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Mind control for site safety

Pilot scheme uses subliminal messaging technique to reinforce safe site practices

BUILDERS are being brainwashed into becoming safer by a new subliminal messaging technique currently being tested by the Health and Safety Executive.

The idea has been tried out on a handful of sites to see whether construction workers respond to subconscious reminders about working safely.

The Trojan Horse Messaging study - led by the Steel Construction Institute and sponsored by the HSE - used basic images to increase safety awareness. Drawings of best practice and how to avoid accidents were placed on tools and products used on a daily basis by builders.

The pilot scheme - predominantly focusing on steelwork trades - covered a number of potential dangers, including lifting, noise, unloading and slinging.

The safety images were used on sites run by Skanska, Taylor Woodrow, Multiplex, Bovis Lend Lease and Mace.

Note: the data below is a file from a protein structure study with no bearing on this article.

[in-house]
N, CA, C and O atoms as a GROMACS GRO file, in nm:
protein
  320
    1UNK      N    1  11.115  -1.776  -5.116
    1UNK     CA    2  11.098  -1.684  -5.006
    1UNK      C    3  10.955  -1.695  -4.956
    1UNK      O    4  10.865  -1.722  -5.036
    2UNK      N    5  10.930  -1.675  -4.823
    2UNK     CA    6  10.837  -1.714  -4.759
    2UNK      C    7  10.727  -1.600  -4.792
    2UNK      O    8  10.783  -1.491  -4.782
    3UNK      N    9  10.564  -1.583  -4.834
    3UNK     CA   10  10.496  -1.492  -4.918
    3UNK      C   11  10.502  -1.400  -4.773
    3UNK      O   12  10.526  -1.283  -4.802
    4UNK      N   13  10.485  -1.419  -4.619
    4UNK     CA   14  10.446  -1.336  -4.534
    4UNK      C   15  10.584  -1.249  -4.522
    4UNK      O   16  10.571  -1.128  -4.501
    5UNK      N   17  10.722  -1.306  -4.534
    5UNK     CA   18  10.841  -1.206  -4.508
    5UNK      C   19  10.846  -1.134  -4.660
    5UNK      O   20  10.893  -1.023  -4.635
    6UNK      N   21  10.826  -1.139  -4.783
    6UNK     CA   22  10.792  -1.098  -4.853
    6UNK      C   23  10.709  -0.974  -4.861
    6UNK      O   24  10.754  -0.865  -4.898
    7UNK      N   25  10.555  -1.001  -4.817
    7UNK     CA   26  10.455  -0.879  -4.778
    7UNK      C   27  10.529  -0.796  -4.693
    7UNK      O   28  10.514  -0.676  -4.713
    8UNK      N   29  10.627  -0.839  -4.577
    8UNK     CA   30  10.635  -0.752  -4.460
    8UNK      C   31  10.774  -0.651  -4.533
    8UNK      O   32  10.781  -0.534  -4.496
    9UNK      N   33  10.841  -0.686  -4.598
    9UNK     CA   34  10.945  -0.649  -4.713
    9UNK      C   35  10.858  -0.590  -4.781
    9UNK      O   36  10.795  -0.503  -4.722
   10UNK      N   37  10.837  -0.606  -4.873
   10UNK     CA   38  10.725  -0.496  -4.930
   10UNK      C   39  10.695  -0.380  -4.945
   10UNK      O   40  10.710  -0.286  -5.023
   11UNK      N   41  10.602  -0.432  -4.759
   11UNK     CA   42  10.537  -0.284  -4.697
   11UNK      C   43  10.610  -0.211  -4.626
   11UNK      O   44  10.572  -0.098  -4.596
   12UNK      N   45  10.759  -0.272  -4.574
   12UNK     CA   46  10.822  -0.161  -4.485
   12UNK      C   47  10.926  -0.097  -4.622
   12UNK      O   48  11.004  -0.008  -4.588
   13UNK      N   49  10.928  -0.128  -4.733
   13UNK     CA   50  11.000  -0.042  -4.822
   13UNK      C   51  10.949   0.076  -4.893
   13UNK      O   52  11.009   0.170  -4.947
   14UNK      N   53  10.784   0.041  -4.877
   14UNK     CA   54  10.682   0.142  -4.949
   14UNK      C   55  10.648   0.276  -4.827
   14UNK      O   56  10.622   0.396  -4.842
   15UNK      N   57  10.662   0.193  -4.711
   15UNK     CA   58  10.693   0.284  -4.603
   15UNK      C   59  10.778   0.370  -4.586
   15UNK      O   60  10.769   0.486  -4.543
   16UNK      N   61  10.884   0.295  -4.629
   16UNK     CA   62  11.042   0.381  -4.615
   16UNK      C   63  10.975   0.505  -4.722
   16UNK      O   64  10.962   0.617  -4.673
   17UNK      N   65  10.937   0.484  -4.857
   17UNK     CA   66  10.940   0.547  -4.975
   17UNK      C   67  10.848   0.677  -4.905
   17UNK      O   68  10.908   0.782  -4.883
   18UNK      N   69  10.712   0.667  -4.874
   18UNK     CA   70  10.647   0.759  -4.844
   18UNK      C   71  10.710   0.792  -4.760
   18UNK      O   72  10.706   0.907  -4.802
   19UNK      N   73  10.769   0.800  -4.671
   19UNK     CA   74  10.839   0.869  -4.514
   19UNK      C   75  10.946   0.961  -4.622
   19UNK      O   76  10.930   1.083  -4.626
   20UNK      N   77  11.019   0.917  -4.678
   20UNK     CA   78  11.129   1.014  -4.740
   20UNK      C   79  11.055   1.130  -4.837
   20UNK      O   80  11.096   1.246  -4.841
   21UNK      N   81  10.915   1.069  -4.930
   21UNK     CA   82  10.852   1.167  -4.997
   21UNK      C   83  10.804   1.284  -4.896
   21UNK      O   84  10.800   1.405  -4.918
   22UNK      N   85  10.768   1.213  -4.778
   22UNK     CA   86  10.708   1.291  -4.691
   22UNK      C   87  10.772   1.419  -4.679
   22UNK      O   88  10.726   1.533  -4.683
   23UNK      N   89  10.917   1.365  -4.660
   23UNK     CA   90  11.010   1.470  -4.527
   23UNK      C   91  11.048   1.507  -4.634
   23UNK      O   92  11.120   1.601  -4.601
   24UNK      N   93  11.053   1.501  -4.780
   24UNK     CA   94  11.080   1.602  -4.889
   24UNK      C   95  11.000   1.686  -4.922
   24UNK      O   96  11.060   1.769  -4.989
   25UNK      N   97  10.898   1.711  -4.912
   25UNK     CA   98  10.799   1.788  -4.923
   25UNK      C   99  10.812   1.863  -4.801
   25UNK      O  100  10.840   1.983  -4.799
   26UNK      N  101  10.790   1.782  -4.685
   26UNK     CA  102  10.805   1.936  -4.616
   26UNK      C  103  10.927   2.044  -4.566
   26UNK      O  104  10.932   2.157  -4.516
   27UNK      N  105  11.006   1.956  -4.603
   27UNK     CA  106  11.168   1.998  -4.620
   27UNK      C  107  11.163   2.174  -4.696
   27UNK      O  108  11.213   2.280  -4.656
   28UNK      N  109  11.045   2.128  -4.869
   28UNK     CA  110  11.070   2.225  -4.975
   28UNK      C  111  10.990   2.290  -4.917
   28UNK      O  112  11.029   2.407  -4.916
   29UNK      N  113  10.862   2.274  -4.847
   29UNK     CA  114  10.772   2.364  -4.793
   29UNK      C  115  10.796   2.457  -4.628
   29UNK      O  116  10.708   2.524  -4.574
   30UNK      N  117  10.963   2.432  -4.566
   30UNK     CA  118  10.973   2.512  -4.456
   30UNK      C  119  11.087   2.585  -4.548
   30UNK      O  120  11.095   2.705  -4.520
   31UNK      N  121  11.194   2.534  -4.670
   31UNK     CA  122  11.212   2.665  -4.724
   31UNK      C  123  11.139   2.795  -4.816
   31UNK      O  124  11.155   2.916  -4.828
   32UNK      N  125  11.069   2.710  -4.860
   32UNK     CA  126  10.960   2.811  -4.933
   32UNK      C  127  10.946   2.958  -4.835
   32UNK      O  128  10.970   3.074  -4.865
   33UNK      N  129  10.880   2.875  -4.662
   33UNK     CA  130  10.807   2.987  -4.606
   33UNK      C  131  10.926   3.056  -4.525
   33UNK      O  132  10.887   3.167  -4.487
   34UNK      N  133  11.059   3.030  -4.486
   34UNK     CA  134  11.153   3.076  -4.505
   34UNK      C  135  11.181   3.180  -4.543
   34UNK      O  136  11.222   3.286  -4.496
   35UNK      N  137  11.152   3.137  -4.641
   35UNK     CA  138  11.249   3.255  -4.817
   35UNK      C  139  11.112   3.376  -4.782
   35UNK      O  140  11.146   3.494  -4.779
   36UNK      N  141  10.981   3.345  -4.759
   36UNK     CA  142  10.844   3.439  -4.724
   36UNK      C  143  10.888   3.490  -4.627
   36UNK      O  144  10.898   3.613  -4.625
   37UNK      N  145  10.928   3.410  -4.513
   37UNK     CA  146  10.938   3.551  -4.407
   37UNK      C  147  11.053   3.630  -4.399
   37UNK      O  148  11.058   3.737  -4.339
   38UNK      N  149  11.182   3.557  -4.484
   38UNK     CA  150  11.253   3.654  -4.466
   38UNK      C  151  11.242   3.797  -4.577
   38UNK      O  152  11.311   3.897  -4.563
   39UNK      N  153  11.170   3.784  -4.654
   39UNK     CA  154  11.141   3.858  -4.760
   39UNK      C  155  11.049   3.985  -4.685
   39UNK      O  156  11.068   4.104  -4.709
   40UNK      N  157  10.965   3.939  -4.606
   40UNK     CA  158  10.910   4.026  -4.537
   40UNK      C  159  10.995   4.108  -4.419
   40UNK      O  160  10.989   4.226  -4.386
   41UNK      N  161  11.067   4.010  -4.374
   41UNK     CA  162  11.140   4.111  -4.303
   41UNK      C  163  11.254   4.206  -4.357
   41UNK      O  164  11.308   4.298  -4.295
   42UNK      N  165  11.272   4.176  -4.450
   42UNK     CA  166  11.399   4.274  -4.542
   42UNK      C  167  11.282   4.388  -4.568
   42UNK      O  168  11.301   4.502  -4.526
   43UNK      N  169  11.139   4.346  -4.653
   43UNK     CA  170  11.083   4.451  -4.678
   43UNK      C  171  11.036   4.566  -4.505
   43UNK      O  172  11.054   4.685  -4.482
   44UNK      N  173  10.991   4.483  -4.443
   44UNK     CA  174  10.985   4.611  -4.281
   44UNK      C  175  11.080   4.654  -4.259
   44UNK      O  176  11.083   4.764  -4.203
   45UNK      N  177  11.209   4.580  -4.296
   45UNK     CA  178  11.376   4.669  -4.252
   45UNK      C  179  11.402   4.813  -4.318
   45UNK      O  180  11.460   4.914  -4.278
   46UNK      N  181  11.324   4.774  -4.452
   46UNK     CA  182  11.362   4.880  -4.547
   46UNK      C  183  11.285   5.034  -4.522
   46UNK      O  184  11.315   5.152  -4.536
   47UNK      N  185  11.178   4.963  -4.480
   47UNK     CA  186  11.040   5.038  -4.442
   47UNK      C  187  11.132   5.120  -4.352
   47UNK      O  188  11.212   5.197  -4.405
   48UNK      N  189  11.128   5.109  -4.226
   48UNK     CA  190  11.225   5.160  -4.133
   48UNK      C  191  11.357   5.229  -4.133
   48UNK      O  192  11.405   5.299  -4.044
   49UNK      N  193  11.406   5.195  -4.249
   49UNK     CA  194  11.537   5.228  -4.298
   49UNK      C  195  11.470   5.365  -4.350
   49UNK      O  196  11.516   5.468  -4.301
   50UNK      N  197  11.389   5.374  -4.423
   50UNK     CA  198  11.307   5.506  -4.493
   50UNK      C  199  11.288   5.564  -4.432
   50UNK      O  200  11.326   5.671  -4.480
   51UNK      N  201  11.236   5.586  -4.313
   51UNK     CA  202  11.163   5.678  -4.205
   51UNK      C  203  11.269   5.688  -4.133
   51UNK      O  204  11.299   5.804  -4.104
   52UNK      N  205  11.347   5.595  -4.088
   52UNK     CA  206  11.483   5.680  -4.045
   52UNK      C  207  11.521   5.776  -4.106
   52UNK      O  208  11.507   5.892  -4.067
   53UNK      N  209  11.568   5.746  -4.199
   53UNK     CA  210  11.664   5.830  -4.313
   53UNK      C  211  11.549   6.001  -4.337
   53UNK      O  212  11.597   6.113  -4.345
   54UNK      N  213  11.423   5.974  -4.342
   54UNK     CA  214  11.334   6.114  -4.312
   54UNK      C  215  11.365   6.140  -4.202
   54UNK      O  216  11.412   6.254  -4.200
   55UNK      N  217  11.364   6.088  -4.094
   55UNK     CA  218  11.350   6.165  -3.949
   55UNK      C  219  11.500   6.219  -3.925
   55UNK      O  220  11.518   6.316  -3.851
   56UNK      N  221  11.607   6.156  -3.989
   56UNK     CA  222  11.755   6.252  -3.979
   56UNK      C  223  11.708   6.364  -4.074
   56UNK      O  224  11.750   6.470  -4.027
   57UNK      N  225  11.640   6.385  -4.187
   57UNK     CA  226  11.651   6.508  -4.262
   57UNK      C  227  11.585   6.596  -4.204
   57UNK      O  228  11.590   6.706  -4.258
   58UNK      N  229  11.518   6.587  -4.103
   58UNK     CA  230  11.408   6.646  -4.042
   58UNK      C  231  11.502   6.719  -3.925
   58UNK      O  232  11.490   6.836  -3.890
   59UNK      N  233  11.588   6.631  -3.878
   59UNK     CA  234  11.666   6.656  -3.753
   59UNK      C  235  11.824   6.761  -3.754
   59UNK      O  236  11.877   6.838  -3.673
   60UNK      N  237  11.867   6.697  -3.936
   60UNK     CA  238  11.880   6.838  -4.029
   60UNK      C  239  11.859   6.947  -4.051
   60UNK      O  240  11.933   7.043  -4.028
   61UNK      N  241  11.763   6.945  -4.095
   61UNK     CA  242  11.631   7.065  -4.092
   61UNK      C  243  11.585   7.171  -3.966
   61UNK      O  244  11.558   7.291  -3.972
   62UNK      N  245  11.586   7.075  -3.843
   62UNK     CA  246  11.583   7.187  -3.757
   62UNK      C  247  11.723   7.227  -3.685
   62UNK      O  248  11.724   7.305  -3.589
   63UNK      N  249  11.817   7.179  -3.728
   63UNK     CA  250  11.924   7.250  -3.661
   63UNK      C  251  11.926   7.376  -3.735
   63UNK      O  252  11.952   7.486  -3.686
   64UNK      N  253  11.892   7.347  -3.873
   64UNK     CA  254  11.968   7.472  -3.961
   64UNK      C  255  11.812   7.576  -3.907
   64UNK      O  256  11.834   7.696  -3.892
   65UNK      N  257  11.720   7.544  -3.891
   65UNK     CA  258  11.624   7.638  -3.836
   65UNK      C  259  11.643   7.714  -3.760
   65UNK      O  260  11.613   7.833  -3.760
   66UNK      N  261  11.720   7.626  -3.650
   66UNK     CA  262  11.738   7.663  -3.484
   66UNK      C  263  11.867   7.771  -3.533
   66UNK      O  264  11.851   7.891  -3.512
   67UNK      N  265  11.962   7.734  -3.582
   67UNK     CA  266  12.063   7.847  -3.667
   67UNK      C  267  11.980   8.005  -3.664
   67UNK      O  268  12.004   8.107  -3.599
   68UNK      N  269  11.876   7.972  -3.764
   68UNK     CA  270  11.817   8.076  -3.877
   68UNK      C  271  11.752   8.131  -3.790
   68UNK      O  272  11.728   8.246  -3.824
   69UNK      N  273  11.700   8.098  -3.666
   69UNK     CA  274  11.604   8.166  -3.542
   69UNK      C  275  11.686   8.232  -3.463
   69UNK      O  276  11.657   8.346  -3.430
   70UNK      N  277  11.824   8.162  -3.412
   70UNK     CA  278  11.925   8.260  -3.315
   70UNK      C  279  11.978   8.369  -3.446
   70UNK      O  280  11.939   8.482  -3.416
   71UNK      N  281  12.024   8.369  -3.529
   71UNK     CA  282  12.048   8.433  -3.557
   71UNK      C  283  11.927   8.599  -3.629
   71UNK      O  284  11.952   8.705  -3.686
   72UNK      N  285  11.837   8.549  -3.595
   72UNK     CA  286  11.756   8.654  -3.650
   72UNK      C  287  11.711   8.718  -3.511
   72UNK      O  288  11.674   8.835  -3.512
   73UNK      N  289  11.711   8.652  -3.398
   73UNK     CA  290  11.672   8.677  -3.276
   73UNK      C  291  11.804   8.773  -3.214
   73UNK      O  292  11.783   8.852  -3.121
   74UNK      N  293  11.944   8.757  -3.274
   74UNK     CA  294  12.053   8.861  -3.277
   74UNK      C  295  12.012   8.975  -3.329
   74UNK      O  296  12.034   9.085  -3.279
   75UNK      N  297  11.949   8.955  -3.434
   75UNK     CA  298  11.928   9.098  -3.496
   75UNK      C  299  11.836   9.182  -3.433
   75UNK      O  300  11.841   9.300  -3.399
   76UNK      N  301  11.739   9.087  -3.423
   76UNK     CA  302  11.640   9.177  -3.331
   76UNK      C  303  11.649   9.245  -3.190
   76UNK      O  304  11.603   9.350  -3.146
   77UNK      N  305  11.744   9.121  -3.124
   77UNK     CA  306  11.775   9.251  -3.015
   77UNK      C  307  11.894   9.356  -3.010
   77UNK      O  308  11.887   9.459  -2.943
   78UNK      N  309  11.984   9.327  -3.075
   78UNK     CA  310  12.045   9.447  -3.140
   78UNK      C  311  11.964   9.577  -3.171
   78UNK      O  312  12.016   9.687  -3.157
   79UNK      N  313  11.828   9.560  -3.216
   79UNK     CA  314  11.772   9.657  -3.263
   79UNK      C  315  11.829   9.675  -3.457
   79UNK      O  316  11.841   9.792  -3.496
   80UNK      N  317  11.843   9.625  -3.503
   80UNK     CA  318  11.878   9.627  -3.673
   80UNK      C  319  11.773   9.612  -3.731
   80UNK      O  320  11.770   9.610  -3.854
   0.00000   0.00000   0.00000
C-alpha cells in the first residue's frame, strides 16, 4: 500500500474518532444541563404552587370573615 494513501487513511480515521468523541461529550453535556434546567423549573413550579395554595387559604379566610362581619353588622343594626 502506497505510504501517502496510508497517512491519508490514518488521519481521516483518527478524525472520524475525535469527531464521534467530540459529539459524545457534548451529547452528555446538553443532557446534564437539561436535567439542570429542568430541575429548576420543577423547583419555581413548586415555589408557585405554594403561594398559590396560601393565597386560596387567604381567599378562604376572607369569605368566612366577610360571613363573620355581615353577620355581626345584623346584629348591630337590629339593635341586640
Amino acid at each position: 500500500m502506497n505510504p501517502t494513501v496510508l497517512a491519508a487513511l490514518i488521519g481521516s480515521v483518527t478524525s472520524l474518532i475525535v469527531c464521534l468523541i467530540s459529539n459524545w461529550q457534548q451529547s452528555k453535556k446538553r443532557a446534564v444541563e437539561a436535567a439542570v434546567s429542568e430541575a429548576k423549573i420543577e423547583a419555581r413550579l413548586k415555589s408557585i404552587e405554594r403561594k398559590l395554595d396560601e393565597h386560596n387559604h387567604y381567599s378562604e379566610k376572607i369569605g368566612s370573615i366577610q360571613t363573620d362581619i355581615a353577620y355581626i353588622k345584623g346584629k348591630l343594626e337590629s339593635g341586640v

Taylor Woodrow head of health and safety Steve Derbyshire said: 'This technique definitely made a difference. It's a new tool to be used to inf luence the actions of people on sites as it directly delivers key messages to operatives without direct management intervention. The point of contact is where the work is and not the notice board, which is often ignored.'

University of Loughborough academics assessed site operatives before and after the images were implemented and results showed they had a positive impact on workers.

Health and Safety Commission chair Bill Callaghan said: 'This novel messaging technique can instigate positive behaviou ral change in site operat ives.'

The scheme is particularly useful for foreign workers, because it uses pictures rather than instructions.

Steel Construction Institute spokeswoman Clare Convy said: 'The images were designed to make safety messages clear and enable site workers to understand them regardless of their native language. We hope this pilot scheme becomes a long-term campaign, considering the positive results we've obtained.'